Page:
Lecture Series: "Methyl-based NMR studies of dynamic protein complexes involved in immune recognition"

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Event Type: 
Contact Person: 
Host: 
Frank Delaglio/Alex Grishaev
Event Info
Date: 
Nov 15 2021 - 11:00am to 12:00pm
Location: 
Virtual
Details
Speaker/Presenter: 
Prof. Nik Sgourakis
Speaker Title: 
Professor
Speaker Affiliation: 
University of Pennsylvania and Children's Hospital of Philadelphia
Event Description: 

Methyl-based NMR studies of dynamic protein complexes involved in immune recognition

1,2Andrew C. McShan, 3Christine A. Devlin, 1,2Hau V. Truong,  3Erik Procko and 1,2Nikolaos G. Sgourakis

1Center for Computational and Genomic Medicine, Department of Pathology and Laboratory Medicine, The Children’s Hospital of Philadelphia 

2Department of Biochemistry and Biophysics, Perelman School of Medicine, University of Pennsylvania, 3401 Civic Center Blvd, Philadelphia, PA, 19104, USA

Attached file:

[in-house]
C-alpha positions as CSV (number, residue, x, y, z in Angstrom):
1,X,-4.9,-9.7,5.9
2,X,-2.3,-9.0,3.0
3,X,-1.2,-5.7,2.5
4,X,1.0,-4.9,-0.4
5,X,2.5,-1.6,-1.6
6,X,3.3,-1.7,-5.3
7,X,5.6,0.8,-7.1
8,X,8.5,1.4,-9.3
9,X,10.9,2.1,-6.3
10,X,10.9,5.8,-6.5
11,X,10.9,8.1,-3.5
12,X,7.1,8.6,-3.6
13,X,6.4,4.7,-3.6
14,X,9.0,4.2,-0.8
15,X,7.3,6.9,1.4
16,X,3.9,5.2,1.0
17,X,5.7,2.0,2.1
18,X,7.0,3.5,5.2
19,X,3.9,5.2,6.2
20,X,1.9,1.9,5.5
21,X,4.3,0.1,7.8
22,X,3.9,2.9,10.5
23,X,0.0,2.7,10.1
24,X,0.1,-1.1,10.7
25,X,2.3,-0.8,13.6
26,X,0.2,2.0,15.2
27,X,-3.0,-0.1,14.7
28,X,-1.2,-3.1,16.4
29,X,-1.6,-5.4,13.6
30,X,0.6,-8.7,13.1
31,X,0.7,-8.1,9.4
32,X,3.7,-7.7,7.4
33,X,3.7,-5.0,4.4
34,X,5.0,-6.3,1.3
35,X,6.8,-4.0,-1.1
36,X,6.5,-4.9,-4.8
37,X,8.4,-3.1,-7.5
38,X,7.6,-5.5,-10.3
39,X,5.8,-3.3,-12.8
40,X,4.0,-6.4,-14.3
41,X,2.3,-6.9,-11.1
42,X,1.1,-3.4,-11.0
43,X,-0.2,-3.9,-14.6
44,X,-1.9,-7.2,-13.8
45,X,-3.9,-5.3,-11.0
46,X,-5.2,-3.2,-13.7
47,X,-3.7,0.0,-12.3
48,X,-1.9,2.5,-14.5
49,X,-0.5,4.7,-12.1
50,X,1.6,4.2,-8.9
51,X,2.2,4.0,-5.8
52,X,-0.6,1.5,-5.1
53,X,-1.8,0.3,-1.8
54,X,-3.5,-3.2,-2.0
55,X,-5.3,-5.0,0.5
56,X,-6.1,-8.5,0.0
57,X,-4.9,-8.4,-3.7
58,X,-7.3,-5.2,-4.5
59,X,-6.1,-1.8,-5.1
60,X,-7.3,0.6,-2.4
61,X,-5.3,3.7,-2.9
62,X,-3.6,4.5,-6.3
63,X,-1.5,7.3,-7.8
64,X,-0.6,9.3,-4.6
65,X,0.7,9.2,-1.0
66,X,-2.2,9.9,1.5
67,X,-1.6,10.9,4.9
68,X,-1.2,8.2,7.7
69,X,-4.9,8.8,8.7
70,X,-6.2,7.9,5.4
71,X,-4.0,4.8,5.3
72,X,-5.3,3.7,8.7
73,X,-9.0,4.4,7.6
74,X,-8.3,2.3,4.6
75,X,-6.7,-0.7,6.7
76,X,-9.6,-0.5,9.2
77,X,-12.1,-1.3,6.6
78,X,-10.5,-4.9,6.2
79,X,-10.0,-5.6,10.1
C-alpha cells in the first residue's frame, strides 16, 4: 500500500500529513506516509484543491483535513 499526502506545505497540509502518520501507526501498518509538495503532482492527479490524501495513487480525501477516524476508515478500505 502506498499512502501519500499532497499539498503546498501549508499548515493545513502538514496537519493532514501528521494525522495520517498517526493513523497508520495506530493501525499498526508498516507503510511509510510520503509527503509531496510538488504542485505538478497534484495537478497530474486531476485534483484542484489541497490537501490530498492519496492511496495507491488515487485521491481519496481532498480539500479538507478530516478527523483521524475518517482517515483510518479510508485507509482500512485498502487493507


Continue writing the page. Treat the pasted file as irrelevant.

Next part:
3Department of Biochemistry and Cancer Center at Illinois, University of Illinois, Urbana, IL 61801, USA.

 

The class-I proteins of the major histocompatibility complex (MHC-I) capture and display antigenic peptides derived from the processing of intracellular targets to cytotoxic T-cells and natural killer cells for immune surveillance. Human MHC proteins, referred to as human leukocyte antigens (HLA), are highly polymorphic with over 10,000 distinct allotypes identified to date. Despite structural similarities, allelic sequence diversity has been shown to influence interactions with dedicated molecular chaperones, Tapasin and TAPBPR, along the MHC-I antigen processing and quality control pathway. Mounting biophysical and functional data highlight the role of protein dynamics in fine-tuning MHC-I/chaperone interactions for proper folding and peptide selector function. This seminar will present insights from NMR experiments designed to probe dynamic motions spanning a range of timescales and degrees of freedom, combined with deep mutational scanning for probing functionally important residues on both MHC-I and chaperone structures. Taken together, our results outline a paradigm where the intrinsic conformational plasticity of key MHC-I surfaces determine chaperone recognition, and peptide repertoire selection.

 

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